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SEIFRIED v. MON RIVER TOWING

March 14, 1974

Morris SEIFRIED
v.
MON RIVER TOWING, INC.


Snyder, District Judge.


The opinion of the court was delivered by: SNYDER

SNYDER, District Judge.

 This Court held a Non-Jury Trial on an action filed by the Plaintiff which contained two claims. The first claim was for Maintenance and Cure for an illness sustained while in the service of the Defendant's vessel, and in the second claim Plaintiff sought damages for breach of an oral agreement to include the Plaintiff in the Pension Plan of the Defendant Company. As these matters are entirely separate, they will be considered seriatim.

 DISCUSSION

 The testimony was clear, and the Court so finds, that the Plaintiff was an employee of the Defendant. He served as a Pilot and/or Master on various of owned by the Defendant and operated by it on the Ohio and Monongehela Rivers. Plaintiff began his employment for the Defendant as a Relief Captain on July 28, 1965. He became ill (depressed) on October 26, 1970 and did not return to work until April 22, 1971. He continued to work until September 21, 1971 at which time he left work because of his illness. This illness has continued until the present time. The parties stipulated that the claim for Maintenance and Cure is based on the rate of $8.00 per day, for a total of $8,208.00 (1,026 days). These figures include 179 days between October 26, 1970 and April 22, 1971, at $8.00 per day or the sum of $1,432.00, and 847 days from September 21, 1971 through the closing of the trial on January 15, 1974, at $8.00 per day or the sum of $6,776.00.

 Mr. Seifried went into the Maritime Service in 1928 when he was eighteen years of age. He worked continuously until he became ill on October 26, 1970 with the nervous condition and had to "get off the boat". He had gone to work with Mon River Towing, Inc. on July 28, 1965 and first began to notice the illness about a year before it affected him in such a way that he felt he had to stop working.

 Approximately four days after becoming ill, on November 3, 1970, he went to the United States Public Health Service and received various medications and consultations. At that time there was a recommendation that he be sent to the United States Public Health Service Hospital in Baltimore, Maryland for complete evaluation. The Hospital records indicate that the patient (Seifried) elected to be evaluated by his own private doctor, Doctor Silverblatt. Mr. Seifried testified that he was not getting along very well at the Public Health Service Hospital, and on the recommendation of his son, he decided to go to Doctor Silverblatt.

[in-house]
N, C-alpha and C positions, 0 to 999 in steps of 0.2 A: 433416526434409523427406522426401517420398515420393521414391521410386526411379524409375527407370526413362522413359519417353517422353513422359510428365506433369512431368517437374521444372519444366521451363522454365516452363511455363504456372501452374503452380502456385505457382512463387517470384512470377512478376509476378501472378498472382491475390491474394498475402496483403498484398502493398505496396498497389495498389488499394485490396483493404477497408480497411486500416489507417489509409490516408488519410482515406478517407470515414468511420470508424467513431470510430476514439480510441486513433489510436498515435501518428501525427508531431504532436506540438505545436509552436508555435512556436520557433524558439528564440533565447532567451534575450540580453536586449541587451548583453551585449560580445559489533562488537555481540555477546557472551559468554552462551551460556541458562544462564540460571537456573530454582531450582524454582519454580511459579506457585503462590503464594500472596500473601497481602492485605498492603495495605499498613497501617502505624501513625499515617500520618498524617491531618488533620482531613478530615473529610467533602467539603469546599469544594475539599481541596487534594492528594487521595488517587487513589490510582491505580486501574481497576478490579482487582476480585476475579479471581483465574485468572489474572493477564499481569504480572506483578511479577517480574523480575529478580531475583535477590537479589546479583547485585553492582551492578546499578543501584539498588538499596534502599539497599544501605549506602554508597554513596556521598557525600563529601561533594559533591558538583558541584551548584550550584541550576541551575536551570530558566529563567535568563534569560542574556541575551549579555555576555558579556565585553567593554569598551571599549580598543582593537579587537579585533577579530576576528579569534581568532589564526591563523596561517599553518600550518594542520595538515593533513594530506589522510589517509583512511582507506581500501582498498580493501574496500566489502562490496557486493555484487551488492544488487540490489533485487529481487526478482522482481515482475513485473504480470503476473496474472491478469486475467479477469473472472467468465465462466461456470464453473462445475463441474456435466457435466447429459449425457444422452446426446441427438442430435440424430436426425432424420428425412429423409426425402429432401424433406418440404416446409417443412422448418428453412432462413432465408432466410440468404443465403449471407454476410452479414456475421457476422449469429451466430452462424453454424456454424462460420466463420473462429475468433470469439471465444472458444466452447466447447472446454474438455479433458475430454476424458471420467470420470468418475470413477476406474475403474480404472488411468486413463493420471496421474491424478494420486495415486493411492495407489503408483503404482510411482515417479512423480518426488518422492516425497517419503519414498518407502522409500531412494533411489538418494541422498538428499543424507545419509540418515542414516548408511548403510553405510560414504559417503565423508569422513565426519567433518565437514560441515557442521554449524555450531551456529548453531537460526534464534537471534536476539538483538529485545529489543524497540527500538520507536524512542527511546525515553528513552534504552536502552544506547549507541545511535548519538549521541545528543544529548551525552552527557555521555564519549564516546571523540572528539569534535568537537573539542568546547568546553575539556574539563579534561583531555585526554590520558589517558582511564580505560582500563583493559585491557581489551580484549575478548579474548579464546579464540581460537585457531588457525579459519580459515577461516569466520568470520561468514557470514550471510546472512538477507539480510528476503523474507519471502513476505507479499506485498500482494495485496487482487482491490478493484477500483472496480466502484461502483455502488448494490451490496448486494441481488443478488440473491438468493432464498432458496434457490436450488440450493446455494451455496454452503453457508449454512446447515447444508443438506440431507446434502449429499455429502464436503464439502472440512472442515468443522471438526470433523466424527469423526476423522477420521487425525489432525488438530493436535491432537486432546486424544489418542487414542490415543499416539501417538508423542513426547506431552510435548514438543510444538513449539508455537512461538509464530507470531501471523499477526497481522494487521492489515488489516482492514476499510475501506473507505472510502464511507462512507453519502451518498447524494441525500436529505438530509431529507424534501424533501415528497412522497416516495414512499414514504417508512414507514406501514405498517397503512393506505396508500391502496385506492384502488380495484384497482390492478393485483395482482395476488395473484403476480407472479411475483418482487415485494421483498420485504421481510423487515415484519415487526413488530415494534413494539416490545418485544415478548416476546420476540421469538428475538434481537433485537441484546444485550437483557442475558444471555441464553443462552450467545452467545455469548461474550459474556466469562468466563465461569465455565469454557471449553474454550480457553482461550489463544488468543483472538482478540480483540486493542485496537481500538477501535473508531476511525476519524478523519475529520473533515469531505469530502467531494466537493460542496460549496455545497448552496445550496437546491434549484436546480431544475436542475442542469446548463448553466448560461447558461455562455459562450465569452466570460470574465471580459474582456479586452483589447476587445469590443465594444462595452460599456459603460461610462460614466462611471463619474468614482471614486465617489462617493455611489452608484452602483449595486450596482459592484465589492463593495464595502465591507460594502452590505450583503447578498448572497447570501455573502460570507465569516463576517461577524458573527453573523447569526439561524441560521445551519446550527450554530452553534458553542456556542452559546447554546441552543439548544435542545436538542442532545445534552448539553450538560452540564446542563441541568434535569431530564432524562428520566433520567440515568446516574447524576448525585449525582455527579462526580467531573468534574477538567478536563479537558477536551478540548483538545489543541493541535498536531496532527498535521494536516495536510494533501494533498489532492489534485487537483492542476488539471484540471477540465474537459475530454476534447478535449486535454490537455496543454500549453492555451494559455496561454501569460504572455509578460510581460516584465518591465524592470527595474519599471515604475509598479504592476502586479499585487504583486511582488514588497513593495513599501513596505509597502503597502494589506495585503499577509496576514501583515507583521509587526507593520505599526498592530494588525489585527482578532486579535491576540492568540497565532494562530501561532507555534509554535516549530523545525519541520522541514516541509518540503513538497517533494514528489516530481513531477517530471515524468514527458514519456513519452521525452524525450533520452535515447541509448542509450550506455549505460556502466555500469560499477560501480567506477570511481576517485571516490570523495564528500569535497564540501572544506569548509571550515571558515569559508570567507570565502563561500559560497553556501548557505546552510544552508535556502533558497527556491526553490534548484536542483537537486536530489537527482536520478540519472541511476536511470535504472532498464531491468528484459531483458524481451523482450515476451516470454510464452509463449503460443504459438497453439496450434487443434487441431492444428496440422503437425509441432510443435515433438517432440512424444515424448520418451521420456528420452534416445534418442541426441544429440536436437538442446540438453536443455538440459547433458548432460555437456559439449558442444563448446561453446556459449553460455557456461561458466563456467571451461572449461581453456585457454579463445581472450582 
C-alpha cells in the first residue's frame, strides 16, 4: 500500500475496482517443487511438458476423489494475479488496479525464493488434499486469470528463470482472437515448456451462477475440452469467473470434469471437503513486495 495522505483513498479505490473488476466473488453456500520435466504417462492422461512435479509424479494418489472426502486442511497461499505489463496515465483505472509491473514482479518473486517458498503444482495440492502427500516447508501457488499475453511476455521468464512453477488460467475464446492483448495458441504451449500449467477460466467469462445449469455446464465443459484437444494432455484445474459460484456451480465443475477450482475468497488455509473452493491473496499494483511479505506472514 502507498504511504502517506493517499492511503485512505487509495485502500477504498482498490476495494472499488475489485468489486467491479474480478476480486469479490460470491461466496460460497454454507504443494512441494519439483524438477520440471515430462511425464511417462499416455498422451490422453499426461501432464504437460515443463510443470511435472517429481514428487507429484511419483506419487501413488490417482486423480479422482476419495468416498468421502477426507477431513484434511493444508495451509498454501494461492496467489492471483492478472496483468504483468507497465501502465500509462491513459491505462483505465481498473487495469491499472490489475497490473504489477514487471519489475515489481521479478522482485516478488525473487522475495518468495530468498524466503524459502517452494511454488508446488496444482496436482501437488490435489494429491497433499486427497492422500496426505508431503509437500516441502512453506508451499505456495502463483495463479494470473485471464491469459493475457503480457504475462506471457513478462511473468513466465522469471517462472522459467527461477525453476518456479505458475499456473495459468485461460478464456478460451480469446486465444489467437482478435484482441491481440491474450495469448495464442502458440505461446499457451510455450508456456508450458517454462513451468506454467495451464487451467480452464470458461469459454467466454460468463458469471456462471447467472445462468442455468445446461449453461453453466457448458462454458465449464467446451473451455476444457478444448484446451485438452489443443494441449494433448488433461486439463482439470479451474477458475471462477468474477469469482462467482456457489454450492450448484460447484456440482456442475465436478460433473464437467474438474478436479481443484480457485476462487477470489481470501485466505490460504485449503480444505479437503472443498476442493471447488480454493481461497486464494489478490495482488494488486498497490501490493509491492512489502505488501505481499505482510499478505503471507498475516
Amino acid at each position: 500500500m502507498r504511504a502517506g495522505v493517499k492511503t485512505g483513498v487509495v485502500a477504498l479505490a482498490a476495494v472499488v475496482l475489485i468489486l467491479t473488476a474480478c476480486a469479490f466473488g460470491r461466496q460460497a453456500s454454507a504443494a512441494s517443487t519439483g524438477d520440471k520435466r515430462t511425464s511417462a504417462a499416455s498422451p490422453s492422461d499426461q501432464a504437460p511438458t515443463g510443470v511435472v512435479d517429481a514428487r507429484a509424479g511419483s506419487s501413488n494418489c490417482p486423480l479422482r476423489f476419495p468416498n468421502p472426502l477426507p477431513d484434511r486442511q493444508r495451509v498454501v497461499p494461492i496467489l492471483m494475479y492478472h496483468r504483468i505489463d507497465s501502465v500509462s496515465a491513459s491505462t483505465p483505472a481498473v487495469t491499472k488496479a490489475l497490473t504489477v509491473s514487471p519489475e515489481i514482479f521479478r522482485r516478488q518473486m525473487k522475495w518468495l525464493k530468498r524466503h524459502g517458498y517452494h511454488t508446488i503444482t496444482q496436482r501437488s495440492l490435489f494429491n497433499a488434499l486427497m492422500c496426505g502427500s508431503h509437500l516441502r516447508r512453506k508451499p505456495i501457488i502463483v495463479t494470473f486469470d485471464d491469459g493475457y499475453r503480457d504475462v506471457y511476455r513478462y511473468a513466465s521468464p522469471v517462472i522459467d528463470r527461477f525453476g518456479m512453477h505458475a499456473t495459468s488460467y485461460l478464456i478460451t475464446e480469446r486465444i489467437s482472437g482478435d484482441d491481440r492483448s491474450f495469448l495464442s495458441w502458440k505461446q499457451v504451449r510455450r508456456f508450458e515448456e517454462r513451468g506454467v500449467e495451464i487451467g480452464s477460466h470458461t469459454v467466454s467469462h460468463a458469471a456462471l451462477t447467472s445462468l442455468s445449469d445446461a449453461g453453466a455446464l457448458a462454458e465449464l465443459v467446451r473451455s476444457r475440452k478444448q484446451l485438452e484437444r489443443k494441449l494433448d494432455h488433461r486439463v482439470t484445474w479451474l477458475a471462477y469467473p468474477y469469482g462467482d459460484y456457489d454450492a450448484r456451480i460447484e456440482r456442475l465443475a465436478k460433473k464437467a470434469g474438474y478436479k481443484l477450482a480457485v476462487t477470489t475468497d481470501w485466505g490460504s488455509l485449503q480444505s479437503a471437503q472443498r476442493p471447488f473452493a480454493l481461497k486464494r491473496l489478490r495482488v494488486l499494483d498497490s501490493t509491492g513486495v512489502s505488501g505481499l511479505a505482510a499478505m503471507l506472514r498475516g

Despite this, in April of 1972, the Doctor advised Seifried to return to work. However, Seifried did not return to work and did not see the Doctor again until July of 1972. At that time Seifried did not appear to be excessively depressed, but the Doctor indicated that his impression was that Seifried could not withstand the stress of going back to the particular type of work he had been doing. The Doctor did not see him again until January of 1973. The Doctor noted at that time that he was doing reasonably well, but was still unable to return to work. He was seen again in June of 1973 and the Doctor noted he was having periods of hyperactivity when he would do everything at a very fast pace. This seemed to be a deterioration of his condition from earlier in the year. In particular it indicated a reduced ability to handle even minimal stress. The Doctor continued to see Seifried throughout 1973, and in October of that year, finally came to the conclusion that Seifried was not capable of working at anything. The Doctor expected to have to see Mr. Seifried every two or three months, probably for the rest of his life, in order to keep the situation under control. The final diagnosis was of a manic-depressive illness which was thought to be of a permanent nature.